Manuscript received on 18 February 2010, revised version accepted on 18 May 2010.

Translated from the original German by Kersti Wagstaff, MA.

Corresponding author
Dr. phil. Bernd Hagen
Zentralinstitut für die Kassenärztliche Versorgung
Sedanstr. 10–16
50668 Köln, Germany
bhagen@zi-berlin.de

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6.
Kamtsiuris P, Bergmann E, Rattay P, Schlaud M: Inanspruchnahme medizinischer Leistungen. Ergebnisse des Kinder- und Jugendgesundheitssurveys (KiGGS). Bundesgesundheitsbl, Gesundheitsforsch, Gesundheitsschutz 2007; 50(5/6): 836–50. MEDLINE
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van Lenthe FJ, de Bourdeaudhuij I, Klepp KI, Lien N, Moore L, Faggiano F, Kunst AE, Mackenbach JP: Preventing socioeconomic inequalities in health behaviour in adolescents in Europe: Background, design and methods of project TEENAGE. BMC Public Health 2009; 9: 125. MEDLINE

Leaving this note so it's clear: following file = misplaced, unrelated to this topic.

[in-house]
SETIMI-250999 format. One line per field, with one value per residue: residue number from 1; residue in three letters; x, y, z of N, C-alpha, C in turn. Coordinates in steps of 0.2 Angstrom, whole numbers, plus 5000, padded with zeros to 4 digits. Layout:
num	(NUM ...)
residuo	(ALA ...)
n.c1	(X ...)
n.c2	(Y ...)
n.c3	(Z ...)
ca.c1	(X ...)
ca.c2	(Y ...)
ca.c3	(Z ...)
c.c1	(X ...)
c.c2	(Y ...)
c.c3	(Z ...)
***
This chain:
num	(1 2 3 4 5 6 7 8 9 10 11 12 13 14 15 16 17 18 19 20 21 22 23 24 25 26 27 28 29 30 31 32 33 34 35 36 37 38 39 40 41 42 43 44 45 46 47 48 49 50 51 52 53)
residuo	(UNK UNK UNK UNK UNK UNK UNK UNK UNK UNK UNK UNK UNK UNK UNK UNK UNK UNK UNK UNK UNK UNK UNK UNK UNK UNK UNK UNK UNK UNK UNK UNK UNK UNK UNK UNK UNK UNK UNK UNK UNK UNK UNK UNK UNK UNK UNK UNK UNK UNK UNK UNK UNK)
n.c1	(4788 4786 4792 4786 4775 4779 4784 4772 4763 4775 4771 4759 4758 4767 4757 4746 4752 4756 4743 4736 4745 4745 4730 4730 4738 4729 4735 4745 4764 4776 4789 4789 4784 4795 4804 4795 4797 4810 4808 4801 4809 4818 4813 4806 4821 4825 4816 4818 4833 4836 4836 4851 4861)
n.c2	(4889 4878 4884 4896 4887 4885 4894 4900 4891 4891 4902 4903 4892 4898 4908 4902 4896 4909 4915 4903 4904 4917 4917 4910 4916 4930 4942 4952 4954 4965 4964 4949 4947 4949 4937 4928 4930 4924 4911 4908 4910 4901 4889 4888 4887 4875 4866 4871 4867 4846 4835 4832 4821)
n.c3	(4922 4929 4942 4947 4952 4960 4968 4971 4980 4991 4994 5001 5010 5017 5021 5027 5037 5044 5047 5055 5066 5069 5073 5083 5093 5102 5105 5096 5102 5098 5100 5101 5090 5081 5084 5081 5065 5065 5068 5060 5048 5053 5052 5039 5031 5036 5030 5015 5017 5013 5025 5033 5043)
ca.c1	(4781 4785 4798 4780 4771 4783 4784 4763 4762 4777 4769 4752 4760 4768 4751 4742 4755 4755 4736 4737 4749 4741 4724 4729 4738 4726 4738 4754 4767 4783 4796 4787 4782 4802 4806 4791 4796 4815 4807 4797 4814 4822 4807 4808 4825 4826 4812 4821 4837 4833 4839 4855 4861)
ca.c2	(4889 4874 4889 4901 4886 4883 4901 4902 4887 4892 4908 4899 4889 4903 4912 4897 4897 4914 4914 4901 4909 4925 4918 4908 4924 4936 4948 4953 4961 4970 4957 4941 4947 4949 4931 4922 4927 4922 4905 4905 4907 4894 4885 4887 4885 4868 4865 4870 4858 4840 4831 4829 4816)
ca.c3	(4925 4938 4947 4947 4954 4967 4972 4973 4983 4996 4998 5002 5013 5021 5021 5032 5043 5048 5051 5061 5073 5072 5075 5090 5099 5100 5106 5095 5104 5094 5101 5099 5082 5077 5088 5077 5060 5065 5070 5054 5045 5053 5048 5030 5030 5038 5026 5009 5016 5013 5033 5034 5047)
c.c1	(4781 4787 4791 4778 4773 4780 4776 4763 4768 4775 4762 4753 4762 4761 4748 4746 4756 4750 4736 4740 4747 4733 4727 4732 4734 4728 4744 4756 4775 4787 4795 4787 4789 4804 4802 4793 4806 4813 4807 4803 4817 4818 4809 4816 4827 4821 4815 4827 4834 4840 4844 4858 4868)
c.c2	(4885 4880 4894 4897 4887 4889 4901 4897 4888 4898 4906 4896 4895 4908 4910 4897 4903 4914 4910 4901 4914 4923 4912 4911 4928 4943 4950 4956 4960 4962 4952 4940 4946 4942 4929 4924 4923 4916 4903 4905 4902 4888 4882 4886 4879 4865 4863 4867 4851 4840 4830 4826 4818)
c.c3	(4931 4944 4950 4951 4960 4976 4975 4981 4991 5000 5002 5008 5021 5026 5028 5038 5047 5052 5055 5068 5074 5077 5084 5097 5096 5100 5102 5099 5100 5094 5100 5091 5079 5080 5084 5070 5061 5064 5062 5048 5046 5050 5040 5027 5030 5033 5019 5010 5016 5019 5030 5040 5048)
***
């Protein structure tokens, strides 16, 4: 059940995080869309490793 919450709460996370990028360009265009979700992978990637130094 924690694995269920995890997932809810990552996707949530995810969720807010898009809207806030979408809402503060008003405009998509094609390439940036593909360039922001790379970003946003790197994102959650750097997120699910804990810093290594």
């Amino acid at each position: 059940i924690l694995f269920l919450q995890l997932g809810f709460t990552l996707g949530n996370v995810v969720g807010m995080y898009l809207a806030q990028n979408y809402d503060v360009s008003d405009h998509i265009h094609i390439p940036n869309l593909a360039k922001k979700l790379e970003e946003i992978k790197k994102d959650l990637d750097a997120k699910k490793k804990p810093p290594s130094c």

11.
Razum O, Zeeb H, Meesmann U, Schenk L, Bredehorst M, Brzoska P, Dercks T, Glodny S, Menkhaus B, Salman R, Saß AC, Ulrich R, Robert Koch-Institut (eds.): Migration und Gesundheit. Schwerpunktbericht der Gesundheitsberichterstattung des Bundes. Berlin: Robert Koch-Institut 2008.
12.
Storck C, Dupreé T, Bölcskei PL: Erreicht schulische Gesund­heits­förder­ung Kinder aus sozial benachteiligten Gruppen? Verbreitung und Umsetzung des Programms Klasse2000. Prävention Gesund­heits­förder­ung 2008; 3: 95–102.
13.
Ercan O, Alikasifoglu M, Erginoz E, Janda J, Kabicek P, Rubino A, Constantopoulos A, Ilter O, Vural M: Demography of adolescent health care delivery and training in Europe. Eur J Pediatr 2009; 168: 417–26. MEDLINE
14.
European Commission, Directorate General Health and Consumer Protection, Unit F3 – Health promotion, health monitoring, and injury prevention (eds.): Report on the state of young people’s health in the European Union. A commission services working paper. Manuscript completed in February 2000. Brüssel: European Commission 2000.